Buying a swimming pool is like getting a part-time job, except that you have to pay to be there.
My wife and daughter have been pestering me to buy an above-ground pool for our back yard since the beginning of summer. Admittedly, it was a hot summer (though last summer was WAY worse), but I resisted. I know having a pool is a lot of work. I know it's hard to keep it from getting murky. I know it drains money like having a hole in your pocket. So all summer, I avoided buying a pool.
And then, the weekend before Labor Day, we found a huge pool at an insane discount on closeout at Target. And even though I was opposed to owning a pool on general principle, I broke down and bought it, because I have absolutely no will of any kind.
The first awesome part of buying an above-ground pool is having to drive it around until you can unload it. Getting the damned thing out of the car is an incredible amount of work, when you get one that is as big as the one we got. It weighed more than most people, and was ludicrously bulky, so I did what any sane parent does and made my kid get it out of the car. But it was so damned heavy that I had to help, and so managed to drop it on my foot. This was about as much fun as dropping a washing machine on my foot, except that washing machines are not as heavy.
Then we had to put it together. The pool came with an instructional video in which two beautiful people with a beautiful lawn that is perfectly level assemble the pool in three minutes flat and have absolutely no problems of any kind. These people were either magical creatures from a novel written for young adults, or they were lying. It is incredibly hard to assemble an above-ground pool. I recommend you hire someone to do it for you, so that you can drink lemonade on the porch and give life-affirming tips.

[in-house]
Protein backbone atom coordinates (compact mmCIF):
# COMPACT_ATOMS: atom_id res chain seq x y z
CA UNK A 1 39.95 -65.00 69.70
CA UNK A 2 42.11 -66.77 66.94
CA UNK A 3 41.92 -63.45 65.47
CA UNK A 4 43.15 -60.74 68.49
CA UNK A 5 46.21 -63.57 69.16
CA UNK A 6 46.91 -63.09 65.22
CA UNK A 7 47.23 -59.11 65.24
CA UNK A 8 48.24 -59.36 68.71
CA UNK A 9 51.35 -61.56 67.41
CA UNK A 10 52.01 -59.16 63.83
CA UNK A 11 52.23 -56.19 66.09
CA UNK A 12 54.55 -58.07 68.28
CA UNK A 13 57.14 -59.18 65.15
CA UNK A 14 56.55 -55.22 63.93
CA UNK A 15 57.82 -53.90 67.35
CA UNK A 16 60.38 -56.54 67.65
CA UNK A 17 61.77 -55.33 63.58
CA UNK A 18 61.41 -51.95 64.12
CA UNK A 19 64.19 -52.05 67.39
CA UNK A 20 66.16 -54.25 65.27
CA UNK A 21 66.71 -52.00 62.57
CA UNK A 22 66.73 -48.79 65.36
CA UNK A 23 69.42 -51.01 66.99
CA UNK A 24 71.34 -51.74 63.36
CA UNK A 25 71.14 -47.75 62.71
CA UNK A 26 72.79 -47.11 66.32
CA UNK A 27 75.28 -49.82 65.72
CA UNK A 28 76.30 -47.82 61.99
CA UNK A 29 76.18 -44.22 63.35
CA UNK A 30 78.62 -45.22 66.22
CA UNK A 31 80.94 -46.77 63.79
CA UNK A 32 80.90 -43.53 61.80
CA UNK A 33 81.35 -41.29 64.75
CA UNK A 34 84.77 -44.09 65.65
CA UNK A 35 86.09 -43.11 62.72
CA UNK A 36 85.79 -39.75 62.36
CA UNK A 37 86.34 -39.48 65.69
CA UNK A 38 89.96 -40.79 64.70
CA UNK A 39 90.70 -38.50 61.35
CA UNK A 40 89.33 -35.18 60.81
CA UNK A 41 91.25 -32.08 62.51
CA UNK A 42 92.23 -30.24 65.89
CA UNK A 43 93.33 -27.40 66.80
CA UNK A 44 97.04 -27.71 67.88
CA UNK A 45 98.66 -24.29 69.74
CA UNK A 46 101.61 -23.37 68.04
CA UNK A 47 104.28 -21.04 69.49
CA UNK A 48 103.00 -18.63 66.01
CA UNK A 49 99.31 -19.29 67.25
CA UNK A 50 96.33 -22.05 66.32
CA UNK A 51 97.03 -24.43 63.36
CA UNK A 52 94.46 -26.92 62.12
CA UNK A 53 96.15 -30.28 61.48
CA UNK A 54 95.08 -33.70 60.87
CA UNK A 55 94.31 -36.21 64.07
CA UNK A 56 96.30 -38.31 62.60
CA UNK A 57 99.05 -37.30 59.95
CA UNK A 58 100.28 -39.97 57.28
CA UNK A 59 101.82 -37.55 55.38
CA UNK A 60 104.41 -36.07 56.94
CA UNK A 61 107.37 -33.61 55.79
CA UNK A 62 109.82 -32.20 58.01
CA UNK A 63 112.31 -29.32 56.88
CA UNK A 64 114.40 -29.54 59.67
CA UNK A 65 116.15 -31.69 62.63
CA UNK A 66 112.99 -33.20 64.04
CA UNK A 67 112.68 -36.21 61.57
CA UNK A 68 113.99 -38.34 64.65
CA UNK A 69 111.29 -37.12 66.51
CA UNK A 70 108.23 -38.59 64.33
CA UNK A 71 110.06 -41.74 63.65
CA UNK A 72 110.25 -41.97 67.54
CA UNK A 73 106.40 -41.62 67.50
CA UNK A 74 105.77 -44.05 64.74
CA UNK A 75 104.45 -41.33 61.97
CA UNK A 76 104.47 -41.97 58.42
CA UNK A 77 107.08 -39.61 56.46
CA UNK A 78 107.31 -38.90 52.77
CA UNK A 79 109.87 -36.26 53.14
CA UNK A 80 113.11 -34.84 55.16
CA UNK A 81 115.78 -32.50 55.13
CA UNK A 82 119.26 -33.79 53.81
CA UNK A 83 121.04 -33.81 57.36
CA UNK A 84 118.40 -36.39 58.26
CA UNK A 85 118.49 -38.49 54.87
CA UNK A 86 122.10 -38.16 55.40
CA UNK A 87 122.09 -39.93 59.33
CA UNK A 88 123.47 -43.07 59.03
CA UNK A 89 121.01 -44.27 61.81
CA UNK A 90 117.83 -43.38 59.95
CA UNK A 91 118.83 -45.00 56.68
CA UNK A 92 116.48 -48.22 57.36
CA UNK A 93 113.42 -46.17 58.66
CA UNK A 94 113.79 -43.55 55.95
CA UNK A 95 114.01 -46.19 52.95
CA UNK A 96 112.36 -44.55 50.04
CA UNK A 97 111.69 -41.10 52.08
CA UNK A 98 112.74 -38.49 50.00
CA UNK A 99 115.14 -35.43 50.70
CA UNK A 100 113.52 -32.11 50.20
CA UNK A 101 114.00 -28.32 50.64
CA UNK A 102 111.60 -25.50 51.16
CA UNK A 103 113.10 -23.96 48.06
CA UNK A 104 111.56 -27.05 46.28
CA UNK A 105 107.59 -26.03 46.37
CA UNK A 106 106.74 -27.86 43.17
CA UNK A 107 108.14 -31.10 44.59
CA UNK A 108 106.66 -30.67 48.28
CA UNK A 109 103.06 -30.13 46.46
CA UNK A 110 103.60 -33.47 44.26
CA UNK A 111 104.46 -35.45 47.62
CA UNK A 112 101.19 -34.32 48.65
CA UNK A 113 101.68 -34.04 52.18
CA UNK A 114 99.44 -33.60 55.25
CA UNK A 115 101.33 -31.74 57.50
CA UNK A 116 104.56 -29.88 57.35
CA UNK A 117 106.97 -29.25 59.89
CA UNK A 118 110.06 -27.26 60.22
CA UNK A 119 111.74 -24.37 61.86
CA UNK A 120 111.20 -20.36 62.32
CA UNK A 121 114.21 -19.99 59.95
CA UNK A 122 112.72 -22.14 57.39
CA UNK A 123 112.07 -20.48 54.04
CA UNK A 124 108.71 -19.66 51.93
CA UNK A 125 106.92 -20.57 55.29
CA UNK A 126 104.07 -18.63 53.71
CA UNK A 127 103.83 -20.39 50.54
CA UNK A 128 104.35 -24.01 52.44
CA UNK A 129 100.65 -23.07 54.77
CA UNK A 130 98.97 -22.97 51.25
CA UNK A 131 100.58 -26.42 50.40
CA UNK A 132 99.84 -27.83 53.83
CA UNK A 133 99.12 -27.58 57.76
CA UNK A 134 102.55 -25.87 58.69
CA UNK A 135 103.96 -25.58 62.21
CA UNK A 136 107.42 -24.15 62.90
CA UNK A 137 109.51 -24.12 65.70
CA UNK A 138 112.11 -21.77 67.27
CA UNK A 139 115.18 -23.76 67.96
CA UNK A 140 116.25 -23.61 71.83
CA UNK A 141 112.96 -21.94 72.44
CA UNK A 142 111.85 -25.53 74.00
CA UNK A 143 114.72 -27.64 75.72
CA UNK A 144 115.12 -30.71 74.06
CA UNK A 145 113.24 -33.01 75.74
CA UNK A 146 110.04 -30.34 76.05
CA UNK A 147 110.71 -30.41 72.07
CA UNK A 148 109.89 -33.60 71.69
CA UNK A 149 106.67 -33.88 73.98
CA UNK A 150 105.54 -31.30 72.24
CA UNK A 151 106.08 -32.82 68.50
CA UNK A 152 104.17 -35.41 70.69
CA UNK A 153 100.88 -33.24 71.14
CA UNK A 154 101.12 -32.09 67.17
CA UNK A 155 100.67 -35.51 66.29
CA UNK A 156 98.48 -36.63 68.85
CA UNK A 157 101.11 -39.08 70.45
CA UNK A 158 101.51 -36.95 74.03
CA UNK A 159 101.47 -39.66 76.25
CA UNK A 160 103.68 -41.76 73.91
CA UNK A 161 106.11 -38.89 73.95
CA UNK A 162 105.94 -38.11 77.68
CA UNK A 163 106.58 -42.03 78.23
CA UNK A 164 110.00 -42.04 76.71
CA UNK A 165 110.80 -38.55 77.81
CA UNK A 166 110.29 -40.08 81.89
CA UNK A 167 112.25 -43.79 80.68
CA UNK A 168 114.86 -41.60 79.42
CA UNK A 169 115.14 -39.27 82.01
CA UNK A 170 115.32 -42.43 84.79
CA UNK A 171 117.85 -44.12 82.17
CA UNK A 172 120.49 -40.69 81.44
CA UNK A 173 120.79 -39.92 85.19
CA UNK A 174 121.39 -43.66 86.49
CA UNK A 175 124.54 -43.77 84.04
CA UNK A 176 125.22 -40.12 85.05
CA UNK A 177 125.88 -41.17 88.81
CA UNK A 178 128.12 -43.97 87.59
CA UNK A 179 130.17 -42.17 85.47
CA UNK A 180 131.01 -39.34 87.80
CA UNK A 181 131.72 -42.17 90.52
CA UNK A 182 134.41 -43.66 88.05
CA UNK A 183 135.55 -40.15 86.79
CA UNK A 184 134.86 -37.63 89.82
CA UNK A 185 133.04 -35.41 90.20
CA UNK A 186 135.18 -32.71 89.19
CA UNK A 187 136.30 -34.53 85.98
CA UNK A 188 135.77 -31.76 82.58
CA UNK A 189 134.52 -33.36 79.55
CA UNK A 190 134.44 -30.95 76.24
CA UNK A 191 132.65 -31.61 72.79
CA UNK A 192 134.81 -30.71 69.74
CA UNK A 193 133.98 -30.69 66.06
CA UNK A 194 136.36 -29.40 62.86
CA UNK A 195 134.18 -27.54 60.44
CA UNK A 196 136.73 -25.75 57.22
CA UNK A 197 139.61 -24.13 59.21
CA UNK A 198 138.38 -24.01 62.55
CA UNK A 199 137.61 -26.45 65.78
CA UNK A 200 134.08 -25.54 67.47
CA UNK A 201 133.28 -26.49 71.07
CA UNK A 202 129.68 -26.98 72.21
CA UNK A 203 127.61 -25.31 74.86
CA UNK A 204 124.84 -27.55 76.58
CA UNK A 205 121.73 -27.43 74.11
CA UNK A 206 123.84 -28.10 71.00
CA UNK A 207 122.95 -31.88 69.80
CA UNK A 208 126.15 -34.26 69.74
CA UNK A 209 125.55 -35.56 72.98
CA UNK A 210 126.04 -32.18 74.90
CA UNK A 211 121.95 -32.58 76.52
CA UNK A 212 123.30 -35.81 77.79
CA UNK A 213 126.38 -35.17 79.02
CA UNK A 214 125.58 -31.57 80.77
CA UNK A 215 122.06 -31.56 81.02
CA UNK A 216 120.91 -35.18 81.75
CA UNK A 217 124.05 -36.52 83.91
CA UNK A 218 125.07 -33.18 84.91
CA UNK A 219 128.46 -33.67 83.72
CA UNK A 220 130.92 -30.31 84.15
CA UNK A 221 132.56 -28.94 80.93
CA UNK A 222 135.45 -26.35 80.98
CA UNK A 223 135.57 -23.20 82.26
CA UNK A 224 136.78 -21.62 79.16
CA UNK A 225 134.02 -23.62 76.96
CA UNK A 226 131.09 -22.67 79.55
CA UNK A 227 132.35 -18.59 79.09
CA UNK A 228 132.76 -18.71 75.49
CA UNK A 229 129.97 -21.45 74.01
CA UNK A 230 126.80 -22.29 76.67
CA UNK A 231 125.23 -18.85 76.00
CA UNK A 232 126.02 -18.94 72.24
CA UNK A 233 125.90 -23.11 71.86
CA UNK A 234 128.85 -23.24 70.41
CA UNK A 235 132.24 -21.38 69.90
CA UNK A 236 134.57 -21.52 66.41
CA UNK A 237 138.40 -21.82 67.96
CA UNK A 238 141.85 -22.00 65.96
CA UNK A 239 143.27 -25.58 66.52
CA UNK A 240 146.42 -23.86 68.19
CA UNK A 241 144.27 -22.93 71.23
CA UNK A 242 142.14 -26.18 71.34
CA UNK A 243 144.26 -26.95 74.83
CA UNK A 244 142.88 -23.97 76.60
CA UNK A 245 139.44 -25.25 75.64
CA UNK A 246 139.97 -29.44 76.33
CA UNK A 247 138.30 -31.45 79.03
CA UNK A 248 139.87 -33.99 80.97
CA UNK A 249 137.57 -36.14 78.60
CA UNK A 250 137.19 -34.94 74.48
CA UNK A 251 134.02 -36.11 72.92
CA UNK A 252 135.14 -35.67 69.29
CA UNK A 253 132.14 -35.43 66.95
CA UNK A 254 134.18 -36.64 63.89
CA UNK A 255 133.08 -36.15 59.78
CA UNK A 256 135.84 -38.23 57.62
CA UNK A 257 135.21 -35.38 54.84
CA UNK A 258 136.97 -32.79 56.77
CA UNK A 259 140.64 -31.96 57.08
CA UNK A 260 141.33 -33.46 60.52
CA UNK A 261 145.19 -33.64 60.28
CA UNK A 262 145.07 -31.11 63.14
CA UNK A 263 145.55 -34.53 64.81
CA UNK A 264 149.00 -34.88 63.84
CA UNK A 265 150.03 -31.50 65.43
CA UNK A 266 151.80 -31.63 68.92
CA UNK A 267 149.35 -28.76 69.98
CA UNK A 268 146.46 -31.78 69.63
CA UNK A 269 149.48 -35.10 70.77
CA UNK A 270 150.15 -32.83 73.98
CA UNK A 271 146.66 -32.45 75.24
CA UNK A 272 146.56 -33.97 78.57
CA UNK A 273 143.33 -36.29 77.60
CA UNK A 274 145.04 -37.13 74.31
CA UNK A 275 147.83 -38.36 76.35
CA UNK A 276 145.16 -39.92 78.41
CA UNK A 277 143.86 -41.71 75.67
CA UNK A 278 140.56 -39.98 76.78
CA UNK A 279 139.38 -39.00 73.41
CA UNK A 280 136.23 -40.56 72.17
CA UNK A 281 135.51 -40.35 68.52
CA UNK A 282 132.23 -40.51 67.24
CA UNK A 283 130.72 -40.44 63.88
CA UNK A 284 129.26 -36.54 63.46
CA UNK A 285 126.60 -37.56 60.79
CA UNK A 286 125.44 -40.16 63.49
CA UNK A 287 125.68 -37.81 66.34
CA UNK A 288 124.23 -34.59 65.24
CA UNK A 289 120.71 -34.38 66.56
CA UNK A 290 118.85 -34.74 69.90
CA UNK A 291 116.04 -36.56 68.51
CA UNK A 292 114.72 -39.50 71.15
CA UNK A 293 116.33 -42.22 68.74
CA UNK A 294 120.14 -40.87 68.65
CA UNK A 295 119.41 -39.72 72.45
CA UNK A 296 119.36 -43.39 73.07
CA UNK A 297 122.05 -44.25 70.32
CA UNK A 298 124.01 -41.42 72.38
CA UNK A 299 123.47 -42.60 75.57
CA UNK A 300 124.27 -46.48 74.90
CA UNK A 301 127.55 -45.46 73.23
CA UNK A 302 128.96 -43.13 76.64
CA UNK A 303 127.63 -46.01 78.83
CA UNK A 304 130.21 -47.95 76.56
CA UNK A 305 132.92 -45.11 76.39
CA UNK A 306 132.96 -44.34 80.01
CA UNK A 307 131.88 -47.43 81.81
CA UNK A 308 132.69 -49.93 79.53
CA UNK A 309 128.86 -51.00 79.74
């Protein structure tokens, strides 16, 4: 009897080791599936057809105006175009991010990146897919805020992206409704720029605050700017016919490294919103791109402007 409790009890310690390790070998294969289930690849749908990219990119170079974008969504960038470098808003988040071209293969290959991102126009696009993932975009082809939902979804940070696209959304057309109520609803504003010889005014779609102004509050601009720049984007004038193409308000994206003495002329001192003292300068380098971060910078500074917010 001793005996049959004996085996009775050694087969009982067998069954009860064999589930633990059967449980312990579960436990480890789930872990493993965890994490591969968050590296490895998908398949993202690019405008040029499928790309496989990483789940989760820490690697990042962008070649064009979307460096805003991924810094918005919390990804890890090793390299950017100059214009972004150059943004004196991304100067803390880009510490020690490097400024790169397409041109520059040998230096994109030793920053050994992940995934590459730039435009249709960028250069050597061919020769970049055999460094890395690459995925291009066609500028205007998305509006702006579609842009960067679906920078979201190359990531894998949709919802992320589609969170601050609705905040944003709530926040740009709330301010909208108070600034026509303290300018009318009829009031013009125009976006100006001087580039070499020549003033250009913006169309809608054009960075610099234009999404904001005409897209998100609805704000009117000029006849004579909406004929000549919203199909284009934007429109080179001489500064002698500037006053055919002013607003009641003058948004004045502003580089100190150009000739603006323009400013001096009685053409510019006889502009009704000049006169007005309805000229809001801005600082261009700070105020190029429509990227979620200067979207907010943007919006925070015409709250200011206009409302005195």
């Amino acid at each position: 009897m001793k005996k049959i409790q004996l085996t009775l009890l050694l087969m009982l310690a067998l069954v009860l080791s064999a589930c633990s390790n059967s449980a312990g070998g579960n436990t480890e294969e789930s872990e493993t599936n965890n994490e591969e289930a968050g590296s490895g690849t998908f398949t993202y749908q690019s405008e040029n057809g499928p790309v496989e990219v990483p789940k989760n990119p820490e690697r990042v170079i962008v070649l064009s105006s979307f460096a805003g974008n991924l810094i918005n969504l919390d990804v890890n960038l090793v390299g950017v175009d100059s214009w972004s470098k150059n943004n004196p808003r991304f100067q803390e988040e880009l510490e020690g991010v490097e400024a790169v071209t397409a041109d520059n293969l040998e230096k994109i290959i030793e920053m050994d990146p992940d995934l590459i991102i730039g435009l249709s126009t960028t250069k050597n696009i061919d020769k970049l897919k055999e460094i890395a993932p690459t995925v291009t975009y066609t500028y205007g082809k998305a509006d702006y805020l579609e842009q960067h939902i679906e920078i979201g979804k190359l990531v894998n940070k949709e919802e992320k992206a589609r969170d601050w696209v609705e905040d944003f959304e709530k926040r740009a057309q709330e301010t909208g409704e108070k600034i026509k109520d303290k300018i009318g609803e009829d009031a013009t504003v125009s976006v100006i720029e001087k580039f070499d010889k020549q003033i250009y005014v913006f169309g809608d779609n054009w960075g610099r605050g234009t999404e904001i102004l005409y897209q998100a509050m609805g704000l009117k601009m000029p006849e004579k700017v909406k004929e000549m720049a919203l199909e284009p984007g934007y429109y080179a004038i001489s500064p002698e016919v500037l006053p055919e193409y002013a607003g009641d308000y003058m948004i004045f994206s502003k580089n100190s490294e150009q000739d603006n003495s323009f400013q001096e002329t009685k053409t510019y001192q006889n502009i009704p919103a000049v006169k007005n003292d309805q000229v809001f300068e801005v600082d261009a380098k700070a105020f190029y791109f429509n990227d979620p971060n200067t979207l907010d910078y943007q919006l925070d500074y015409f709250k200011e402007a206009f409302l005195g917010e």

I did not do that. Instead, I spent my entire Labor Day weekend digging the yard flat, laying out the tarp, catching the tarp when the wind blew it away, cleaning the dirt out of my underpants where the flying tarp threw it, then placing bricks on the tarp to hold it down. Oh, and I put together the pool. Then I put water in it.
The pool promptly sank into the ground. It turns out, 15,000 gallons of water is heavy enough to dig straight down into Texas soil, even with the drought we've been enjoying turning the ground into concrete. And since some parts sank more than others, the pool was so far out of balance that I couldn't swim in it. So I drained it and started over.
After placing bricks under the legs of the pool and filling it again, I was finally able to swim. I love swimming. I grew up in California, and used to spend my entire summer at the beach. I'm having so much fun that I almost don't mind all the money I spent buying my pool, filling my pool, draining my pool, then filling my pool again. Almost, but not quite. Because I had to swim alone.
See, the pool ladder is so rickety that my wife cannot get into the pool. She tore all the ligaments in her leg a few years ago, and can't turn her knee. And since the ladder is so flimsy and narrow, she can't do the acrobatics necessary to flip around at the apex. Sure, she could have just allowed herself to fall into the pool once she was at the top, but that solution would not have worked in the case of exiting the pool, and so once she was in there, I would have had to bring her meals out to her.
So I got to spend more money. This time on lumber, which I used to build a proper wooden staircase level with the top of the pool, complete with broad steps and hand rails. Now my wife and I are enjoying swimming together, and having a lovely time.
Except that now the water is getting a little cloudy. I think I need to add more chlorine, or balance the bromide, or possibly I need a stronger pump. I don't know for sure. If you'll excuse me, I need to go spend more money and time solving yet another problem with my pool.
I'm sure I'll get this right, sooner or later. Of course, by the time I do, it will be winter. Anyone know how you winterize an above-ground pool?